Tribal Utility Consultants Program

The Bemidji Area DSFC includes a Tribal Utility Consultant program that consists of the program manager at the Area level and three consultants, one in each state of Minnesota, Wisconsin and Michigan. These individuals perform the USEPA required sanitary surveys for drinking water systems, develop the SDS O&M scoring levels, provides professional advice and they are available to offer expert troubleshooting when problems occur. The underlying intent of the TUC program is to optimize the constructed project and extend the working life cycle of valuable infrastructure to the greatest extent possible.

Division of Facilities Management

DFM Coordinates funding for Maintenance and Improvement (M&I) projects for the Bemidji Area Tribes. Funding is distributed by Headquarters, in bulk, to Areas by formula. Funding for program management is accomplished through Facilities Support Account. M&I resources are limited to funding for maintenance and repair of health facilities (real property). M&I funds are distributed to field sites based on an allocation methodology (University of Oklahoma formula). A fixed percentage of the M&I funds amount are included in the Area Pool and distributed competitively by project. M&I earmarks are determined according the annual Facilities Engineering Plan (FEP) and distributed or applied accordingly. Funding for program management is accomplished through Facilities Support Account (FSA). FSA also funds maintenance activities at the Federal Service Units. FSA funds support of the national health care facilities planning and construction program (engineering services (ES) support and health care facilities construction). Congress individually funds new health care facility projects and provides funds for Joint Venture and Small Ambulatory Grants. FSA funds program management for those projects.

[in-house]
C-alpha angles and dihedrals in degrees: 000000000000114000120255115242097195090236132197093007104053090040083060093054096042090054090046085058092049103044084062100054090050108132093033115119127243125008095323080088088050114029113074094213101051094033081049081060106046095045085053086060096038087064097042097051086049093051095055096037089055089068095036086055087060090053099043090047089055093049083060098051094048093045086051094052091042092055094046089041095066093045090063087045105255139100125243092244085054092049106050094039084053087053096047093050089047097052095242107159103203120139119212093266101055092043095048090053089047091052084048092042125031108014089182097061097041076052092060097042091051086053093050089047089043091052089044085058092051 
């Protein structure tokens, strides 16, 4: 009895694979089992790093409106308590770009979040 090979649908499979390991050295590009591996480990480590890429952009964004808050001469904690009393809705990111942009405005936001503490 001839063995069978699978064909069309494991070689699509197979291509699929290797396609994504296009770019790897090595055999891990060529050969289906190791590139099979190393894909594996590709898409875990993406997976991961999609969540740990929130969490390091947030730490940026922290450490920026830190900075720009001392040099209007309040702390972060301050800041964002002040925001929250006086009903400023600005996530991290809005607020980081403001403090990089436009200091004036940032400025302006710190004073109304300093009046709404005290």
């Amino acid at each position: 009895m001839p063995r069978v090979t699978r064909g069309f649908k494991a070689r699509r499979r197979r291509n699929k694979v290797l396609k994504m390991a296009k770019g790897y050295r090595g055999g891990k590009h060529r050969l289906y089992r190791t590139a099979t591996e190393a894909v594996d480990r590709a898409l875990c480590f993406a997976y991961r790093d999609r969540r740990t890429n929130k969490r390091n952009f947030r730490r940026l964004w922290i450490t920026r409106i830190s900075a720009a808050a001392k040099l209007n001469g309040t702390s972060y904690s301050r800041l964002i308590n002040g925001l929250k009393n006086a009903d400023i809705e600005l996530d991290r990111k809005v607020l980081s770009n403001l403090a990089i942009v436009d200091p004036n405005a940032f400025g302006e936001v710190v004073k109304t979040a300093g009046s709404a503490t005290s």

Medical Equipment Management Program

Management and support of health facilities which include the selection, acquisition, maintenance, and monitoring of patient care equipment's operation and functions. Services are delivered in accordance with the scope of services for the Medical Equipment Management Program. The funding methodology for the program scope of services derives from the tribally provided H&C Shares. Services are provided in two service levels:

Preventive Maintenance and Electrical Safety/Inspection Testing.

Repair, installation and other equipment related services. These may be provided in addition to basic preventive maintenance services. Costs to cover the additional work are largely associated with travel related to the services delivered beyond the preventive Maintenance program for equipment at the facility.

Also, funds to modernize or replace existing medical equipment or provide newer equipment in existing programs are provided in the Facilities Appropriation. These funds are allocated to Tribal and federal programs on a formula basis to supplement ongoing replacement of existing medical equipment.